January 08, 2016

Transportation improvements are the focus of Manchin’s visit | Times West Virginian

Everyone likes to be commended for what they do — for how their business is accepted by the general public.

 If one is in the Army and the general drops by, that person wants everything to be spotlessly clean.

 If one commands a public building and a?U.S. senator drops by, well, he wants the senator to think the best of his business.

 That’s what happened Wednesday when U.S. Sen. Joe Manchin, D-W.Va., dropped by to see the Fairmont-Marion County Transit Authority’s new transfer station located at 401 Monroe St.

 It’s something people who don’t ride the transit authority buses would probably not notice. But considering the many people who do ride the buses every day, it’s a most welcome building that among other things protects them from the rain and snow during inclement weather.

 George Levitsky, certified community transit manager, was quite proud to show off his new quarters — purchased in 2009 with FMCTA money for when a useful purpose for the building could be found.

 The transfer station became the target of that savings, with the result being a building that was made much more aesthetically pleasing. A tin roof was constructed to resemble one from the 1920s when the building was originally constructed.

 Two points of interest resulted from the U.S. senator’s visit.

 One was the fact that Levitsky said this transfer station was made possible by the people of Marion County because of the levy passed.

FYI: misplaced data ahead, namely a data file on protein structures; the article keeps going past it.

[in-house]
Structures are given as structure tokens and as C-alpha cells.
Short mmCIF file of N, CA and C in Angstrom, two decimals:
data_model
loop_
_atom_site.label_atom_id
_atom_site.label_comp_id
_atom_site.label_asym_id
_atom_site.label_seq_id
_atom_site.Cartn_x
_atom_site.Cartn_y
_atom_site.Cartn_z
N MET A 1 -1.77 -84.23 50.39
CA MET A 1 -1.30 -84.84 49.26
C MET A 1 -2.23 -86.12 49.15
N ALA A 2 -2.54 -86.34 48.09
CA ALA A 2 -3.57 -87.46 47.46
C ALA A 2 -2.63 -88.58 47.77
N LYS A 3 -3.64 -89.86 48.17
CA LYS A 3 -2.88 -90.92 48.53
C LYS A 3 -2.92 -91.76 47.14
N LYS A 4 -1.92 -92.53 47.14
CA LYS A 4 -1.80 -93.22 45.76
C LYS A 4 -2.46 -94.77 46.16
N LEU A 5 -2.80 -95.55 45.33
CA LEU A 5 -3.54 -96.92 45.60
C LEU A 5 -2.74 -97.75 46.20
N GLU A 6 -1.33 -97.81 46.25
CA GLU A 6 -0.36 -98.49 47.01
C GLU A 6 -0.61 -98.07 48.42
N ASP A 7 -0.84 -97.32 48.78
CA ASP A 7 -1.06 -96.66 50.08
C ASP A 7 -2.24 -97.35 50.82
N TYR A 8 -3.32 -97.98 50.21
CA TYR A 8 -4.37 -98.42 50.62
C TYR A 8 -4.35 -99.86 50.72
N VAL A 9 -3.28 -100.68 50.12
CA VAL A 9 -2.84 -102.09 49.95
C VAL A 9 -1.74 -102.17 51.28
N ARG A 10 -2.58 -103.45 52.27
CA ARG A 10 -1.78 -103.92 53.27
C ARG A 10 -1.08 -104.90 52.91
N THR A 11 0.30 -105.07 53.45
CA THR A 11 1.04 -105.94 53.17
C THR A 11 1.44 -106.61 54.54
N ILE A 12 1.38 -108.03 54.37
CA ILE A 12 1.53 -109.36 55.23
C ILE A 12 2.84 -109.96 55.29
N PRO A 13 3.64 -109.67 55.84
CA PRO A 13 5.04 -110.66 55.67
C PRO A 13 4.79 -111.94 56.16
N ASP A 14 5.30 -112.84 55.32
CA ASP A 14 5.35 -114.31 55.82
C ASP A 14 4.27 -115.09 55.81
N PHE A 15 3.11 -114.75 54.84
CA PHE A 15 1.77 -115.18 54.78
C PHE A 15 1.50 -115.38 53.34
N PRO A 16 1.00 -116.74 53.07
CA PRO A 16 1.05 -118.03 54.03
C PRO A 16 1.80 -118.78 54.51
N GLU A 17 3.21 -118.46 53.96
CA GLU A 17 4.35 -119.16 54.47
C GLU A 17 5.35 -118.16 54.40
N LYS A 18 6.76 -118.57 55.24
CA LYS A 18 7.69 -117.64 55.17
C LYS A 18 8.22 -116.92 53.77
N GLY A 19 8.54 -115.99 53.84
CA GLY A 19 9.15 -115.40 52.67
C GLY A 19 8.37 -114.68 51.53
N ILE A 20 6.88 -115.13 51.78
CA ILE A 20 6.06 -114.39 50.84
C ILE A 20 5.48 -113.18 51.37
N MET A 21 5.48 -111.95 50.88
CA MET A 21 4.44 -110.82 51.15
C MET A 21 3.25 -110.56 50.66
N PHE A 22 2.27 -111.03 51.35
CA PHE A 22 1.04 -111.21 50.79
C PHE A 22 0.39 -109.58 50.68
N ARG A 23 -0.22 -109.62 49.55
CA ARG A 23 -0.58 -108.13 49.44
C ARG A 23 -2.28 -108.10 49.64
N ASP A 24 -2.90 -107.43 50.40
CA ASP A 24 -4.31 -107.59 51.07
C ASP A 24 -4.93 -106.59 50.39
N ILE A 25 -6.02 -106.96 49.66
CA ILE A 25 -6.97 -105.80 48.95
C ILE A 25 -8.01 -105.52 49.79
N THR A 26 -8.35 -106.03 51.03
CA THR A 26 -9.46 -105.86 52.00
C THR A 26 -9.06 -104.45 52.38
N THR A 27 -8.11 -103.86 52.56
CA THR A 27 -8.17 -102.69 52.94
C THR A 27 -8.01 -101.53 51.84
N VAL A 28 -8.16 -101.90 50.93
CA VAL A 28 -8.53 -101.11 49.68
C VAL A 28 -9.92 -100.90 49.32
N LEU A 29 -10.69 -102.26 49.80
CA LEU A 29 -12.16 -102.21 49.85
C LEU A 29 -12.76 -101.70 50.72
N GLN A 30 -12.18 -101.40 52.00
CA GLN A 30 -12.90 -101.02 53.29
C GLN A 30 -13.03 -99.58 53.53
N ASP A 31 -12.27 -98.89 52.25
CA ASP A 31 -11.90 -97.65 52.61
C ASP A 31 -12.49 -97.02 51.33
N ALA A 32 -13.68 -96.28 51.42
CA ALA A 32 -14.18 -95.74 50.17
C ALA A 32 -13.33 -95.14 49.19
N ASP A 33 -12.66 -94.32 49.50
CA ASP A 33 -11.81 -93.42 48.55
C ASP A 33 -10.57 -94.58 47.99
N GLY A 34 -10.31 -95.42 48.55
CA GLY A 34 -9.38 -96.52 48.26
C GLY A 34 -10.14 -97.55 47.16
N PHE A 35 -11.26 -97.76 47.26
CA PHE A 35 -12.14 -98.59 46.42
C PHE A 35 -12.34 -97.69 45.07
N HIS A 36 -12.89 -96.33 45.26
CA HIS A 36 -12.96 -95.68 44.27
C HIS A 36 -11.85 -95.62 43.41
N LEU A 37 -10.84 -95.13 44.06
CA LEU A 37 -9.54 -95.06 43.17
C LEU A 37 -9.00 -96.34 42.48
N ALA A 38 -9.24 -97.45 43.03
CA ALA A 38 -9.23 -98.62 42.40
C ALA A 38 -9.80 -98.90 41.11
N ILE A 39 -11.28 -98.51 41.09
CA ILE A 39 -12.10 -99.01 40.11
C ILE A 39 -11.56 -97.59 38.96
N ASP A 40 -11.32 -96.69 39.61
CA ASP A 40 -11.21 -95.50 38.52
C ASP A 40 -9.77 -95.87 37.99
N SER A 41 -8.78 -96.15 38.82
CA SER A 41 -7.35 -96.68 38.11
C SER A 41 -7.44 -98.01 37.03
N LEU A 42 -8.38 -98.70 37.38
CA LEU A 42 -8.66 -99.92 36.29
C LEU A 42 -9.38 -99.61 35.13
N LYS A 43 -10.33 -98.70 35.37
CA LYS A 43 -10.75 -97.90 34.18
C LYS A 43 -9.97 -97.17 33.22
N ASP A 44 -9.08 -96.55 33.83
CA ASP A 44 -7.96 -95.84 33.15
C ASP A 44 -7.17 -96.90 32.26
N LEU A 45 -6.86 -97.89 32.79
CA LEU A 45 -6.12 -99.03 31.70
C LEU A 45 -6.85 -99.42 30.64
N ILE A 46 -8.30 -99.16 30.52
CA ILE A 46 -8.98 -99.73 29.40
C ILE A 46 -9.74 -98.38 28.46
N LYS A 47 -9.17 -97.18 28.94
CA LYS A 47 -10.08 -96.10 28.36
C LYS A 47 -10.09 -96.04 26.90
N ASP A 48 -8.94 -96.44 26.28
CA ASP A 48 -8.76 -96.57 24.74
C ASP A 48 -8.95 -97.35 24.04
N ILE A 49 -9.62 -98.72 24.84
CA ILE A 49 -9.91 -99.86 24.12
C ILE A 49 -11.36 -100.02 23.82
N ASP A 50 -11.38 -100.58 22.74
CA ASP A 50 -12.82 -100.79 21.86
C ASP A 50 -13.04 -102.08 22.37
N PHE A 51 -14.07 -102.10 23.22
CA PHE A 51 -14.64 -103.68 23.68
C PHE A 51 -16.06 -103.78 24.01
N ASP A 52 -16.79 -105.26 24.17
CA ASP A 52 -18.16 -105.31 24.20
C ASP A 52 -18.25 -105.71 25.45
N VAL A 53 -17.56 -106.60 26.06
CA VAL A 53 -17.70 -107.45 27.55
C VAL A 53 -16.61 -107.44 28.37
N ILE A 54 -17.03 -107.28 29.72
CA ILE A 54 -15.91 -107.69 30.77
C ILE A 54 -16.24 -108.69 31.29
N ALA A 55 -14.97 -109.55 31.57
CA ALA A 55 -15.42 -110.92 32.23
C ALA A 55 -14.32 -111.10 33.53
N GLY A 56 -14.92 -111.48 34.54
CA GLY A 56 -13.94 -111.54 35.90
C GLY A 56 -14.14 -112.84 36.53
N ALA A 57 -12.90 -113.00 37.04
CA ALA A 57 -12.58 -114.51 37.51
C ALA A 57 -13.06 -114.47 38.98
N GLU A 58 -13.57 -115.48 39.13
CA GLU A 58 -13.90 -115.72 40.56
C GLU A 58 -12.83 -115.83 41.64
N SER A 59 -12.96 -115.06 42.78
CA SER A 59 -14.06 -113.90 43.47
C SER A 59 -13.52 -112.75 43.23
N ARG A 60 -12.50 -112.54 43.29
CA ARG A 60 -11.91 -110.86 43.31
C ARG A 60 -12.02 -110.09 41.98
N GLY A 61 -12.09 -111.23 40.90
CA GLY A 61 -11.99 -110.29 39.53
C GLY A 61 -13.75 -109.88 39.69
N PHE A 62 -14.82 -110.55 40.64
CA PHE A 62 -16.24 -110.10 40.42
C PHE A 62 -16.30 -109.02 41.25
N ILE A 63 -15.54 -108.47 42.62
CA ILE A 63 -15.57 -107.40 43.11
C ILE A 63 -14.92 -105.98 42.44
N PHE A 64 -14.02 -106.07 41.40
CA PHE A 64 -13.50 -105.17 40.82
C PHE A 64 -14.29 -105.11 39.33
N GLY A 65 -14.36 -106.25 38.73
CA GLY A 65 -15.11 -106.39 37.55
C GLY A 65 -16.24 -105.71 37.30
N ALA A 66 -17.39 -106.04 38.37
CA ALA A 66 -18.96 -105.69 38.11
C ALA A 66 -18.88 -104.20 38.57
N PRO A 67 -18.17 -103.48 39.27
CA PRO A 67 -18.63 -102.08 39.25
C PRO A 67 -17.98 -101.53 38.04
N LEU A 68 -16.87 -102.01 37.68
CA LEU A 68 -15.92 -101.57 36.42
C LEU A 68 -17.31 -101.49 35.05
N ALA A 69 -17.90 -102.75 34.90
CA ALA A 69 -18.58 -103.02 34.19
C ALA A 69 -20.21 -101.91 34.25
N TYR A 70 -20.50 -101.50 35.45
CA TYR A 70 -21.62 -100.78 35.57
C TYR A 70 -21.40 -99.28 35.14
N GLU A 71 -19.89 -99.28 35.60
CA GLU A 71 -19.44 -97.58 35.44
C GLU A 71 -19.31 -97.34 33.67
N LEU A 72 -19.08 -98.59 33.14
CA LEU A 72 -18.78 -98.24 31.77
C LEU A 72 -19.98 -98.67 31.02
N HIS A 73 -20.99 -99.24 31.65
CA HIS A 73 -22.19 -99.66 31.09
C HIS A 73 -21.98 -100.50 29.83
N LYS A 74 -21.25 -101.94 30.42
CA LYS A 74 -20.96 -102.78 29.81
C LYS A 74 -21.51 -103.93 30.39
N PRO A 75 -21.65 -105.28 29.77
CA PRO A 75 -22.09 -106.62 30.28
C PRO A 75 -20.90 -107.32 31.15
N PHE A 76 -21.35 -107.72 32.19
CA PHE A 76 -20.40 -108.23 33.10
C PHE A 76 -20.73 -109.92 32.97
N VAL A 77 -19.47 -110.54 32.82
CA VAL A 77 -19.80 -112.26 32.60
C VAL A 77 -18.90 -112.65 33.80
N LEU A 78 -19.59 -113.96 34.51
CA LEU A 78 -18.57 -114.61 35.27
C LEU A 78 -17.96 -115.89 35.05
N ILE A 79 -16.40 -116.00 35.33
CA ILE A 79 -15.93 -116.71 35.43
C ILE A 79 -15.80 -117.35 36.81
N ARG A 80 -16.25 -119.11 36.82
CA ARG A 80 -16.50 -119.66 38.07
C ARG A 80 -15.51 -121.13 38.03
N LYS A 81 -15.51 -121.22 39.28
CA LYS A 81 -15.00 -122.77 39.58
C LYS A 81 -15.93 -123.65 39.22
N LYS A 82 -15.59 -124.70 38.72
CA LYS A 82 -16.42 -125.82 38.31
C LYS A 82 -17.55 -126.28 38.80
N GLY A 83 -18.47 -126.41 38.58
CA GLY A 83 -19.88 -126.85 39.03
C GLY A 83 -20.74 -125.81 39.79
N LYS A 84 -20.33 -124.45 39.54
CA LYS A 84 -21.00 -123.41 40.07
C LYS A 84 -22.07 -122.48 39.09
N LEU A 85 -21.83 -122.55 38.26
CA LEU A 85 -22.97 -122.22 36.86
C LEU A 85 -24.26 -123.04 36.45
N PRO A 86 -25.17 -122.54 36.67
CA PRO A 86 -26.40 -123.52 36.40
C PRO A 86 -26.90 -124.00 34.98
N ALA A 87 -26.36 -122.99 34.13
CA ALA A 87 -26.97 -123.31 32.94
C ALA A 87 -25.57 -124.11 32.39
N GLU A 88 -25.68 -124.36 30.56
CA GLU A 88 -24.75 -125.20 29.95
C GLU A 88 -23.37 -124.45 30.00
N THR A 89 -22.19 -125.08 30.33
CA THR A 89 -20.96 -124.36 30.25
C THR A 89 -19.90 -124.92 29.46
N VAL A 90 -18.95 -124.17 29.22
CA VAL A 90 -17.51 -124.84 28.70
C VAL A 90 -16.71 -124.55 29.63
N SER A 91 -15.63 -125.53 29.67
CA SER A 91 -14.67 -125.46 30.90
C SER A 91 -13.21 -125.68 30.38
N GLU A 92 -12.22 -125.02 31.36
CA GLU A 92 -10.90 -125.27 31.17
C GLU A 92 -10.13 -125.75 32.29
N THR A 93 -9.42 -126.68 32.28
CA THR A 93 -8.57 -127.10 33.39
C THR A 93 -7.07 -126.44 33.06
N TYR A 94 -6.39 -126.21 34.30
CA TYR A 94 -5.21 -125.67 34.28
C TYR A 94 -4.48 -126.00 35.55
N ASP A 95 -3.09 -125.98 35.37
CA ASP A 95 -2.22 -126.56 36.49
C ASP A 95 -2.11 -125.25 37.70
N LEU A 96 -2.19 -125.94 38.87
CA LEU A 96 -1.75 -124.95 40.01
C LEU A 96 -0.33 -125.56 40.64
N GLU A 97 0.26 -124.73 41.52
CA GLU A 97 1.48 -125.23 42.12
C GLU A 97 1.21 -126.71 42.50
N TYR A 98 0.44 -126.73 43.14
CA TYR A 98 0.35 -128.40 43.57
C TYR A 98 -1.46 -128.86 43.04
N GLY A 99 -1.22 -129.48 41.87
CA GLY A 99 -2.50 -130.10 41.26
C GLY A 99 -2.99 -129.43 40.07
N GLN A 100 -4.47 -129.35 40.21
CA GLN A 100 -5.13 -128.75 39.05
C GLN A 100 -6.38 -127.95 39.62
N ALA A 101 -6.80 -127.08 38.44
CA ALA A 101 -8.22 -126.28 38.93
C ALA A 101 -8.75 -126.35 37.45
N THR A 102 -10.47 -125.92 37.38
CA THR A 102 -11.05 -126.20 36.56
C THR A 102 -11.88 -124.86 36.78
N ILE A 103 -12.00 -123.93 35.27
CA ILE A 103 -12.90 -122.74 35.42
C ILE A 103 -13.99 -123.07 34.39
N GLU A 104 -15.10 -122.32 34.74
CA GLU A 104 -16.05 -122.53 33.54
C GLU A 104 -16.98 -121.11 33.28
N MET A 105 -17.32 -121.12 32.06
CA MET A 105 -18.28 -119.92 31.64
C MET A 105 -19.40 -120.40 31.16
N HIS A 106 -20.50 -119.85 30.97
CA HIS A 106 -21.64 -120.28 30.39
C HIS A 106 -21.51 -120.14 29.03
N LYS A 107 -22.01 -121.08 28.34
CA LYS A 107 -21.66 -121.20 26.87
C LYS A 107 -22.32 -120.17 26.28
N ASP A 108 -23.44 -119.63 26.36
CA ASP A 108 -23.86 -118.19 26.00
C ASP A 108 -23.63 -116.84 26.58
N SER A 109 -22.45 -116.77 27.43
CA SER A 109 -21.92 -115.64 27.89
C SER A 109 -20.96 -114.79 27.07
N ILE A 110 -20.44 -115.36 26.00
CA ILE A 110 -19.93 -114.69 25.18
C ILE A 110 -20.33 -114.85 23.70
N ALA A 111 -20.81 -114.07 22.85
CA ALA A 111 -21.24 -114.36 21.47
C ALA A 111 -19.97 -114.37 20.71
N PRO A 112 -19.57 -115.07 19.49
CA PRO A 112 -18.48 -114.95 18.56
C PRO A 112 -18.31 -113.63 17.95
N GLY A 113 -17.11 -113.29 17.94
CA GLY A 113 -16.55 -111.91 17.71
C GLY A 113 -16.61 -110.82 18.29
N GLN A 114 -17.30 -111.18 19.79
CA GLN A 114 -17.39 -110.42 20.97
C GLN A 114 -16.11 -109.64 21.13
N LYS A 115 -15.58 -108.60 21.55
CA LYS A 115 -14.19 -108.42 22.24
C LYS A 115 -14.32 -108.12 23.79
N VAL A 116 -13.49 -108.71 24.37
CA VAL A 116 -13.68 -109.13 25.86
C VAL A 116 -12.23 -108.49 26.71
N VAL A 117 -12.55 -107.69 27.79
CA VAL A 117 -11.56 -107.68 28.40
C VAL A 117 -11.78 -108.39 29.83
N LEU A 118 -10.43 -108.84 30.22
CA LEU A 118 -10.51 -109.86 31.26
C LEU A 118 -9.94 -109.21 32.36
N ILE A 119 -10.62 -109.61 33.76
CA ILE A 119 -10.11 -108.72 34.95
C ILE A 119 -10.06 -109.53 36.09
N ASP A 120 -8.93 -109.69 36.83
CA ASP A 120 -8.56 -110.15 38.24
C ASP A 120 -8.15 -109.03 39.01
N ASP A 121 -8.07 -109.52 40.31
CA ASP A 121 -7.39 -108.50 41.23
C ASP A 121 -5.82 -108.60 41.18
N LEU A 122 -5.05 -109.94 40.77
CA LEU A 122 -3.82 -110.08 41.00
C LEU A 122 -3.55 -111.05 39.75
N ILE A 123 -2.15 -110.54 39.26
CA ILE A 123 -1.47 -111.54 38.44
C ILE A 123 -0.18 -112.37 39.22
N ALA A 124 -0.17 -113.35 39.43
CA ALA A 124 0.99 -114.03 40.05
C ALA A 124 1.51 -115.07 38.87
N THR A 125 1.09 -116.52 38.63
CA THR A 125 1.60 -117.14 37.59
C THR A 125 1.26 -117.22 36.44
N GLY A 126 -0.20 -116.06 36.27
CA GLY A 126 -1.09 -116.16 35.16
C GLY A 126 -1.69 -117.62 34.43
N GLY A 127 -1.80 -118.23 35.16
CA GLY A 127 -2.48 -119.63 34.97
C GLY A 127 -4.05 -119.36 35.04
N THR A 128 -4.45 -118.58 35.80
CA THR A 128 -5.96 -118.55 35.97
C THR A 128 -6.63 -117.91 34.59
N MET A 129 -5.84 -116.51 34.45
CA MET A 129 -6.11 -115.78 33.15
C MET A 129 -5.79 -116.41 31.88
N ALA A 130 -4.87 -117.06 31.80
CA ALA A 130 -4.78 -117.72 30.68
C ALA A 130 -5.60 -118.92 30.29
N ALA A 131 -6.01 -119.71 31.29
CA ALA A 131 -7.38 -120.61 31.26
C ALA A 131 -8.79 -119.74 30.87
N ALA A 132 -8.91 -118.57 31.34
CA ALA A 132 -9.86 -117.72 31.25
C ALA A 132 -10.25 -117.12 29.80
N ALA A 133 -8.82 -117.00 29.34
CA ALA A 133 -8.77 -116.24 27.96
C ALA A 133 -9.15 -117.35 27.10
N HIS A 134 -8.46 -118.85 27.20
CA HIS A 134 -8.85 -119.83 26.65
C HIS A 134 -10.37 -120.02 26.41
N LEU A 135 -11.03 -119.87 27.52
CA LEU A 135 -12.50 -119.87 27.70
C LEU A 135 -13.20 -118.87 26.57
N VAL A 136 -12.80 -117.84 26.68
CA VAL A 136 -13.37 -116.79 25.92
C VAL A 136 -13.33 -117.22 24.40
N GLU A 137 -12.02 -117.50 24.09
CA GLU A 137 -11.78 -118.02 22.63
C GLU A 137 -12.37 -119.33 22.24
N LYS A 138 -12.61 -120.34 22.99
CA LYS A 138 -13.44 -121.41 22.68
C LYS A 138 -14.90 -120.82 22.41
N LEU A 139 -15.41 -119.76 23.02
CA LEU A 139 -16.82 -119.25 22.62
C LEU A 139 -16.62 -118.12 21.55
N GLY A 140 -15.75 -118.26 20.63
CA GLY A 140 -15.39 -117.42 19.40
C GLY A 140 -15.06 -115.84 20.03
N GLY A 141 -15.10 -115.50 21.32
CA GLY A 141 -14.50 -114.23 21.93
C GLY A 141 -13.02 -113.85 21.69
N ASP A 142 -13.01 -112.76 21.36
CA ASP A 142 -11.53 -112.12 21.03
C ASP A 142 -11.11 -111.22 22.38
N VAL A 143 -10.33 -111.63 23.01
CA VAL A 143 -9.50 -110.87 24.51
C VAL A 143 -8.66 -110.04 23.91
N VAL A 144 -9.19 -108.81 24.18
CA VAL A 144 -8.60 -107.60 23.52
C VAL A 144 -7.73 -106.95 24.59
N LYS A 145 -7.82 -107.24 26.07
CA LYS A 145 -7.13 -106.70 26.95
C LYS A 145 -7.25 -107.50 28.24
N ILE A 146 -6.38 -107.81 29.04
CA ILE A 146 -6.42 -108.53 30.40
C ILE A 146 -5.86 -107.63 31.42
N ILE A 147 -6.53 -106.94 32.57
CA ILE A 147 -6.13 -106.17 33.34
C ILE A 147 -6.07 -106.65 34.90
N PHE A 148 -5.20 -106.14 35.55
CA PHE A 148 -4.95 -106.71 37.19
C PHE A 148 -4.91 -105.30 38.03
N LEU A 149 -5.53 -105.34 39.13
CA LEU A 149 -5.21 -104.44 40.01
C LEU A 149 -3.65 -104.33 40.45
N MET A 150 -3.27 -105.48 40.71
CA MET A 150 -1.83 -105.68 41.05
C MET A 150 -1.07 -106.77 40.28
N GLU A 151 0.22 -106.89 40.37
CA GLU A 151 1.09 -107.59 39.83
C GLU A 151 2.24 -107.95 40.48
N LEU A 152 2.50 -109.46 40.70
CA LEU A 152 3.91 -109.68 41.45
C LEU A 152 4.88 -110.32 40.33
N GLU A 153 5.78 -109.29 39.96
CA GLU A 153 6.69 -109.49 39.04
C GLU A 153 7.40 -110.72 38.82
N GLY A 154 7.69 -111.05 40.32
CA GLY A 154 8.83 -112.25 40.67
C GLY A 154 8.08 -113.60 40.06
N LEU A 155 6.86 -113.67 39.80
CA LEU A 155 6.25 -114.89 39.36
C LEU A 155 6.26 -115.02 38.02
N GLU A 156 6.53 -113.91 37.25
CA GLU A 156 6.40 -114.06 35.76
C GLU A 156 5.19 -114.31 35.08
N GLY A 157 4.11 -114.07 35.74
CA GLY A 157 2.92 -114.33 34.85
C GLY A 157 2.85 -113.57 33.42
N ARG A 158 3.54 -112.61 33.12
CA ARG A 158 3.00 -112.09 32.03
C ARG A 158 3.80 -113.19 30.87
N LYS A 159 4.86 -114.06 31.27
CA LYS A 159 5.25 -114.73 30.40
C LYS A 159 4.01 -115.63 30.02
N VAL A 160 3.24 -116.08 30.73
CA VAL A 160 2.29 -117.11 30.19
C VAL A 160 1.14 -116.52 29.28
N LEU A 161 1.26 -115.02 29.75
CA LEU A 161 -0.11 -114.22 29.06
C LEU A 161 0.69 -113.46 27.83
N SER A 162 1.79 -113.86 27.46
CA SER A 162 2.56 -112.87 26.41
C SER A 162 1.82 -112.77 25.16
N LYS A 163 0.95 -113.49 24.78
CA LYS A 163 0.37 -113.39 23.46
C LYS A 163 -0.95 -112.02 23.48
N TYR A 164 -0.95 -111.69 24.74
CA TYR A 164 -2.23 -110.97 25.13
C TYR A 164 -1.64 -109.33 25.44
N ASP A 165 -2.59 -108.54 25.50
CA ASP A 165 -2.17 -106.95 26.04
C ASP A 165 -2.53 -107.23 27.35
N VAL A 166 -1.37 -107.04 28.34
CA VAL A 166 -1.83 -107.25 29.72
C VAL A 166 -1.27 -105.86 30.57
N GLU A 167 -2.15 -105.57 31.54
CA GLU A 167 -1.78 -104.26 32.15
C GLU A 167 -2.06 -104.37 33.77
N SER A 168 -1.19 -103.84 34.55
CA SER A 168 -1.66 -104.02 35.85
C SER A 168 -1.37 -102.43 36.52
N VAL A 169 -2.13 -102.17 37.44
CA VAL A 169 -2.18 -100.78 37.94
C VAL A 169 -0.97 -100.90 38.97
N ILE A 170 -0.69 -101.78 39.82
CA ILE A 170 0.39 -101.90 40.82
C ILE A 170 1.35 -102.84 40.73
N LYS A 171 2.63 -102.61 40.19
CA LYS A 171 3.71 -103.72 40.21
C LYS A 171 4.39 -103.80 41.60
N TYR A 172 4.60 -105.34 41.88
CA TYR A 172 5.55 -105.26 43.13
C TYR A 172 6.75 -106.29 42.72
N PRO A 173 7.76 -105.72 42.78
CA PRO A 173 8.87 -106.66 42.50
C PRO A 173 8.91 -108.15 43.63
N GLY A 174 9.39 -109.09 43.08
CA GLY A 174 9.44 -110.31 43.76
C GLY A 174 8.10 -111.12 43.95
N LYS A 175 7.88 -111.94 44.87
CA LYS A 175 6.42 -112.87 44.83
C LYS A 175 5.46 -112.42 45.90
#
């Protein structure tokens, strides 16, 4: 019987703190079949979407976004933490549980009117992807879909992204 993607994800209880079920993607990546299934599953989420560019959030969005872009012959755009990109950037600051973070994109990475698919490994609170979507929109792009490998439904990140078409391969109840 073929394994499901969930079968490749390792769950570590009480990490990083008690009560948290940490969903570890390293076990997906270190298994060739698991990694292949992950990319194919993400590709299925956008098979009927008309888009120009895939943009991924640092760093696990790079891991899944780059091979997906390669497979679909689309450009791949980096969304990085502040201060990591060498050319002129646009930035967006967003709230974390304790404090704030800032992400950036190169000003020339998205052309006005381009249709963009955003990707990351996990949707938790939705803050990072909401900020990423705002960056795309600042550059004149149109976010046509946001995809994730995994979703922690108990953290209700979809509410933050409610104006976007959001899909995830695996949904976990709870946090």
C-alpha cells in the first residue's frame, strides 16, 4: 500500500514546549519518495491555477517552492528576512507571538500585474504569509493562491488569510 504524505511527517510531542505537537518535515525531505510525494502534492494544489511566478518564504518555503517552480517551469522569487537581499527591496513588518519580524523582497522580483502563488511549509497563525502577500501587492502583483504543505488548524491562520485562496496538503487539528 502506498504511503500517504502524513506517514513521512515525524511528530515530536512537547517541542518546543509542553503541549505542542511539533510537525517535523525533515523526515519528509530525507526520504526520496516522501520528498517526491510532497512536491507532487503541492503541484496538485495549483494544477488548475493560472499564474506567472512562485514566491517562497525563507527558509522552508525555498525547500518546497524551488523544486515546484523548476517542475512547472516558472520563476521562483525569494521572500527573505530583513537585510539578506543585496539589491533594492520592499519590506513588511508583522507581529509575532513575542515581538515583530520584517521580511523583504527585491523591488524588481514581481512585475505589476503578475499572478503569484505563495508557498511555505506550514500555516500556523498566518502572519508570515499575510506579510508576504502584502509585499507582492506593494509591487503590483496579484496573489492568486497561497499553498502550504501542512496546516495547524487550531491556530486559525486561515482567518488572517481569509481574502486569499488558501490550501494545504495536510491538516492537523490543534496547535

“We are very fortunate countywide to have a levy,” Levitsky said.

 There are 300 to 400 people a day who pass through the transfer station and have a building they can be proud of, he noted.

 Manchin praised the station as well, saying that over the years, the building had served many different businesses and it was wonderful to see transportation being treated “with this quality, this cleanliness.”

 But even more important, he mentioned the five-year transportation bill that was recently passed. Stating he hadn’t seen such a bill passed since 2005, he pointed out that West Virginia will receive $2.3 billion over a five-year period.

 This bill, he said, gives the state the chance to plan and do the maintenance and repairs needed to the secondary roads.

 And more to the point, Manchin said that patching has been done the past few years. “Now it’s time to resurface the roads.”

 We would all say “amen” to that.